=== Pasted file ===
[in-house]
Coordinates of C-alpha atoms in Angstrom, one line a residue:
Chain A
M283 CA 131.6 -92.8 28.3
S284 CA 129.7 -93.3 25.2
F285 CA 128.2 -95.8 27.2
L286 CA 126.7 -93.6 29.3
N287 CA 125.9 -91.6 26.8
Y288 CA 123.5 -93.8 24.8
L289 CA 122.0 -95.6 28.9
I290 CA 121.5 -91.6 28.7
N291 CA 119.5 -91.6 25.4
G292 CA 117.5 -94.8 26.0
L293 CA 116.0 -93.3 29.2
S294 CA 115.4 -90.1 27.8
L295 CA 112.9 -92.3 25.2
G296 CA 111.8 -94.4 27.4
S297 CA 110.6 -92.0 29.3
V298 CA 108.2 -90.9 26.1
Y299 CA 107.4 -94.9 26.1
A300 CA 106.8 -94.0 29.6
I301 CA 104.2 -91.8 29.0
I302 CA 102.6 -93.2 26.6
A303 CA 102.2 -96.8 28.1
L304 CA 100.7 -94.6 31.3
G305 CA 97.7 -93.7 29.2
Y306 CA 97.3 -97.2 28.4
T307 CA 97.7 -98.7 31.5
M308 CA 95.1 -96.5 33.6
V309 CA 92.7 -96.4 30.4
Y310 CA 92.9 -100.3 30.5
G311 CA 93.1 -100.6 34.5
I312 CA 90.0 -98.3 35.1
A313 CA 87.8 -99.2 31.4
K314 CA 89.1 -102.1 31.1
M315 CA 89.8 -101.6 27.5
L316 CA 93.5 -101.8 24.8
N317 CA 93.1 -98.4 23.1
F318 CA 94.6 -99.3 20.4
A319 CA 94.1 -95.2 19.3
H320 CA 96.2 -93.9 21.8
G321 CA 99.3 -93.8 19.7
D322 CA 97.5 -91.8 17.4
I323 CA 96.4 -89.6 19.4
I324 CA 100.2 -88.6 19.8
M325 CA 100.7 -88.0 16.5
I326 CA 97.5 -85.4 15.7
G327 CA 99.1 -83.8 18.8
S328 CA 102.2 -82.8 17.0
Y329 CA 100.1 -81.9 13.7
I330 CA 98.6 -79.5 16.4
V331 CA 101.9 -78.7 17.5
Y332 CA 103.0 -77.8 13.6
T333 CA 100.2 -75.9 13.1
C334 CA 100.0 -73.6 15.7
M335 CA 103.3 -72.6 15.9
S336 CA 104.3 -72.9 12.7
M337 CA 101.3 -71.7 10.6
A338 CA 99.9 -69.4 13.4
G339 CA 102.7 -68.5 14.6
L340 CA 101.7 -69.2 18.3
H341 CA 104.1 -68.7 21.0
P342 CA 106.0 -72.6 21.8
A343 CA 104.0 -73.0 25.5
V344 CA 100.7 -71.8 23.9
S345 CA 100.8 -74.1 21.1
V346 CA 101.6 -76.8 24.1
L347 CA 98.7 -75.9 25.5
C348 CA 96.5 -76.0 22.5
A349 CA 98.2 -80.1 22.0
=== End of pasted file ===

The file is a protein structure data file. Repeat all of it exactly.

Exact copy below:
[in-house]
Coordinates of C-alpha atoms in Angstrom, one line a residue:
Chain A
M283 CA 131.6 -92.8 28.3
S284 CA 129.7 -93.3 25.2
F285 CA 128.2 -95.8 27.2
L286 CA 126.7 -93.6 29.3
N287 CA 125.9 -91.6 26.8
Y288 CA 123.5 -93.8 24.8
L289 CA 122.0 -95.6 28.9
I290 CA 121.5 -91.6 28.7
N291 CA 119.5 -91.6 25.4
G292 CA 117.5 -94.8 26.0
L293 CA 116.0 -93.3 29.2
S294 CA 115.4 -90.1 27.8
L295 CA 112.9 -92.3 25.2
G296 CA 111.8 -94.4 27.4
S297 CA 110.6 -92.0 29.3
V298 CA 108.2 -90.9 26.1
Y299 CA 107.4 -94.9 26.1
A300 CA 106.8 -94.0 29.6
I301 CA 104.2 -91.8 29.0
I302 CA 102.6 -93.2 26.6
A303 CA 102.2 -96.8 28.1
L304 CA 100.7 -94.6 31.3
G305 CA 97.7 -93.7 29.2
Y306 CA 97.3 -97.2 28.4
T307 CA 97.7 -98.7 31.5
M308 CA 95.1 -96.5 33.6
V309 CA 92.7 -96.4 30.4
Y310 CA 92.9 -100.3 30.5
G311 CA 93.1 -100.6 34.5
I312 CA 90.0 -98.3 35.1
A313 CA 87.8 -99.2 31.4
K314 CA 89.1 -102.1 31.1
M315 CA 89.8 -101.6 27.5
L316 CA 93.5 -101.8 24.8
N317 CA 93.1 -98.4 23.1
F318 CA 94.6 -99.3 20.4
A319 CA 94.1 -95.2 19.3
H320 CA 96.2 -93.9 21.8
G321 CA 99.3 -93.8 19.7
D322 CA 97.5 -91.8 17.4
I323 CA 96.4 -89.6 19.4
I324 CA 100.2 -88.6 19.8
M325 CA 100.7 -88.0 16.5
I326 CA 97.5 -85.4 15.7
G327 CA 99.1 -83.8 18.8
S328 CA 102.2 -82.8 17.0
Y329 CA 100.1 -81.9 13.7
I330 CA 98.6 -79.5 16.4
V331 CA 101.9 -78.7 17.5
Y332 CA 103.0 -77.8 13.6
T333 CA 100.2 -75.9 13.1
C334 CA 100.0 -73.6 15.7
M335 CA 103.3 -72.6 15.9
S336 CA 104.3 -72.9 12.7
M337 CA 101.3 -71.7 10.6
A338 CA 99.9 -69.4 13.4
G339 CA 102.7 -68.5 14.6
L340 CA 101.7 -69.2 18.3
H341 CA 104.1 -68.7 21.0
P342 CA 106.0 -72.6 21.8
A343 CA 104.0 -73.0 25.5
V344 CA 100.7 -71.8 23.9
S345 CA 100.8 -74.1 21.1
V346 CA 101.6 -76.8 24.1
L347 CA 98.7 -75.9 25.5
C348 CA 96.5 -76.0 22.5
A349 CA 98.2 -80.1 22.0